Special to The Green Register by Kyle Crider, Manager – Environmental Operations, Ecotech Institute
“We are not here to curse the darkness, but to light the candle that can guide us through that darkness to a safe and sane future.” ~John F. Kennedy
The latest United Nations Conference on Sustainable Development in Brazil, dubbed “Rio+20,” has been met with mixed reviews, at best. The conference’s outcome document is named The Future We Want, but detractors such as the Union of Concerned Scientists (UCS) have renamed it “a future we can't live with.”[i]
But rather than curse the darkness, I’d like to focus on a couple of candles coming out of Rio…
The first is that private businesses often are leading when governments fail to lead. Amidst its criticisms, the UCS praises the more than 400 companies, which comprise the Consumer Goods Forum, who have pledged to achieve zero net deforestation in their supply chains by 2020.[ii] Also, banks, investors and insurers joined forces with more than 50 countries, as well as corporations such as Unilever , Puma, Dow Chemical and Mars Incorporated, to make a collective call for natural capital valuation and accounting.
The second candle is the Higher Education Sustainability Initiative, which was launched during a side event at Rio+20.[iii] To-date more than 700 institutions of higher learning from all over the world have signed the declaration, which reads as follows:
As Chancellors, Presidents, Rectors, Deans and Leaders of Higher Education Institutions and related organizations, we acknowledge the responsibility that we bear in the international pursuit of sustainable development. On the occasion of the United Nations Conference on Sustainable Development, held in Rio de Janeiro from 20-22 June 2012, we agree to support the following actions:
· Teach sustainable development concepts, ensuring that they form a part of the core curriculum across all disciplines so that future higher education graduates develop skills necessary to enter sustainable development workforces and have an explicit understanding of how to achieve a society that values people, the planet and profits in a manner that respects the finite resource boundaries of the earth. Higher Education Institutions are also encouraged to provide sustainability training to professionals and practitioners;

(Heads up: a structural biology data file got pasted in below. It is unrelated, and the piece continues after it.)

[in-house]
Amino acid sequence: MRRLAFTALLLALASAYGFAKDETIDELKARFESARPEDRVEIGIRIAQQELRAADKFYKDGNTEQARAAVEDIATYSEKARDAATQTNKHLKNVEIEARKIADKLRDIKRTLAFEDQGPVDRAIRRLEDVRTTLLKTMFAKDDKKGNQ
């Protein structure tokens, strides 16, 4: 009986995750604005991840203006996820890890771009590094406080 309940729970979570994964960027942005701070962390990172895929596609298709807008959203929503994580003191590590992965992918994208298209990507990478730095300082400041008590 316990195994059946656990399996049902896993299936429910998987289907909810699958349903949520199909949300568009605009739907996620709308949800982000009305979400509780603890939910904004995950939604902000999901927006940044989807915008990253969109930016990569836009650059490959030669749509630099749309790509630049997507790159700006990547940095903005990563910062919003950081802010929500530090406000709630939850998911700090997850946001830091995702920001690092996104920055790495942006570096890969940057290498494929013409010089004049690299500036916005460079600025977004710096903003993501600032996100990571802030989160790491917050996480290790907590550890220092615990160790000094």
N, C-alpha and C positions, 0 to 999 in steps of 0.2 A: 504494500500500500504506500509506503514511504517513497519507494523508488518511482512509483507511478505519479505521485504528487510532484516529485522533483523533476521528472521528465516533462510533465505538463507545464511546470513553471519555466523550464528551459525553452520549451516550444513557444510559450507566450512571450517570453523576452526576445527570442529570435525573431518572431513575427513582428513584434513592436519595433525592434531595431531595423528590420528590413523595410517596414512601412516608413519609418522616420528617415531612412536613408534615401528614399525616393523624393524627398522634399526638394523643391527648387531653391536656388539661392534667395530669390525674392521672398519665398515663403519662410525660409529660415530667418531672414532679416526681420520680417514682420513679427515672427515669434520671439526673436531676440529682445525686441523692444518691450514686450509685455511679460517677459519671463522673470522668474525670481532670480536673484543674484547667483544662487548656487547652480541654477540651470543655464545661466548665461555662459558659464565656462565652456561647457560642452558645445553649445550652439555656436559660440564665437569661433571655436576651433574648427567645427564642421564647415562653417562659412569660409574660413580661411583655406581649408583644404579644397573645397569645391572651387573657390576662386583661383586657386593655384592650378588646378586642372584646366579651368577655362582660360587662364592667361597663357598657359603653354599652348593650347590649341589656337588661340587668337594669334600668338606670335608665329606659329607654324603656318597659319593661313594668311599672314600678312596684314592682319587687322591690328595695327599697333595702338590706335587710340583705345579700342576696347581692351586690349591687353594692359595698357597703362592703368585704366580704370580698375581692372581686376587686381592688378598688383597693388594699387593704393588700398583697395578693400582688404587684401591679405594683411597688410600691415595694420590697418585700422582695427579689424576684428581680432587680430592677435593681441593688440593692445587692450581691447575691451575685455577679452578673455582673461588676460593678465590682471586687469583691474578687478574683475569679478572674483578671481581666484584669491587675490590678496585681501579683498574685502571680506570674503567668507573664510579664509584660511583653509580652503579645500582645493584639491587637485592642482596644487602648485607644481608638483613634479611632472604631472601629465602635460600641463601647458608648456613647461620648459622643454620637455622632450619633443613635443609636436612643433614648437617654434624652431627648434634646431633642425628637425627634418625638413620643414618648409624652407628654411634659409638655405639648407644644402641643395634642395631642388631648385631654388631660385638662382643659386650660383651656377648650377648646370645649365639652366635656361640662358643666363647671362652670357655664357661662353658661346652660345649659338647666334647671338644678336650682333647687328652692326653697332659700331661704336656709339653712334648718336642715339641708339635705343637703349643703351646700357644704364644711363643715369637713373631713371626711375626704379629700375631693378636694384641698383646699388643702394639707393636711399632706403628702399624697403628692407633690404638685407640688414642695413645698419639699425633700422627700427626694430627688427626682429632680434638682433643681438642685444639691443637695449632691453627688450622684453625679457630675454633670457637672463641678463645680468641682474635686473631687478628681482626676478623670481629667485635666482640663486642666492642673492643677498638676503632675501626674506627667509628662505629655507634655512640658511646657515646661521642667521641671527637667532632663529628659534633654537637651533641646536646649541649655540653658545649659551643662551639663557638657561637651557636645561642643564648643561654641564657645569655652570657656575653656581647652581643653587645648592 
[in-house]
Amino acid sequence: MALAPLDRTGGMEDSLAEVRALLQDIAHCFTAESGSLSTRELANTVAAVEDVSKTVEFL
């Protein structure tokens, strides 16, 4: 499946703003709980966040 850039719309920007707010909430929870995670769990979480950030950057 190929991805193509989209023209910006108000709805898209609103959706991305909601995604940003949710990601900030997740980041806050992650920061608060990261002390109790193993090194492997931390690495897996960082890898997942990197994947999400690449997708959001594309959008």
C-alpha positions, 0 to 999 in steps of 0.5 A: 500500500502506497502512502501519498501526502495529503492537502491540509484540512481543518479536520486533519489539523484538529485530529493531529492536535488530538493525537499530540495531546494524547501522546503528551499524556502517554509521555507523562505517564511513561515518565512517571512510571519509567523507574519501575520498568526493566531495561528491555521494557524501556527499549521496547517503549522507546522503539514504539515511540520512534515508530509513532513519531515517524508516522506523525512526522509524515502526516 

· Encourage research on sustainable development issues, to improve scientific understanding through exchanges of scientific and technological knowledge, enhancing the development, adaptation, diffusion and transfer of knowledge, including new and innovative technologies.
· Green our campuses by: i) reducing the environmental footprint through energy, water and material resource efficiencies in our buildings and facilities; ii) adopting sustainable procurement practices in our supply chains and catering services; iii) providing sustainable mobility options for students and faculty; iv) adopting effective programmes for waste minimization, recycling and reuse, and v) encouraging more sustainable lifestyles.
· Support sustainability efforts in the communities in which we reside, working with local authorities and civil society to foster more liveable, resource-efficient communities that are socially inclusive and have small environmental footprints.
· Engage with and share results through international frameworks, such as the UN Decade of Education for Sustainable Development, led by UNESCO, the UN University system, the UN Academic Impact, the Global Compact, the UN-supported Principles for Responsible Management Education initiative and the UN Environment Programme’s Environmental Education and Training initiatives, in order to exchange knowledge and experiences and to report regularly on progress and challenges.
As both a business and an institution for higher education, we applaud such efforts.
“An age is called ‘dark,’ not because the light fails to shine but because people refuse to see it.” ~James Michener
Kyle Crider is Manager – Environmental Operations at Ecotech Institute and Education Corporation of America. He holds a Master of Public Administration degree with a double-emphasis in Urban Planning & Policy Analysis. He is also a Leadership in Energy and Environmental Design Accredited Professional, Neighborhood Development (LEED AP ND). He is currently in the Interdisciplinary Engineering Ph.D. Program at the University of Alabama at Birmingham. The opinions expressed in this blog are those of the author and not necessarily those of Ecotech Institute or Education Corporation of America. Email Kyle at email@example.com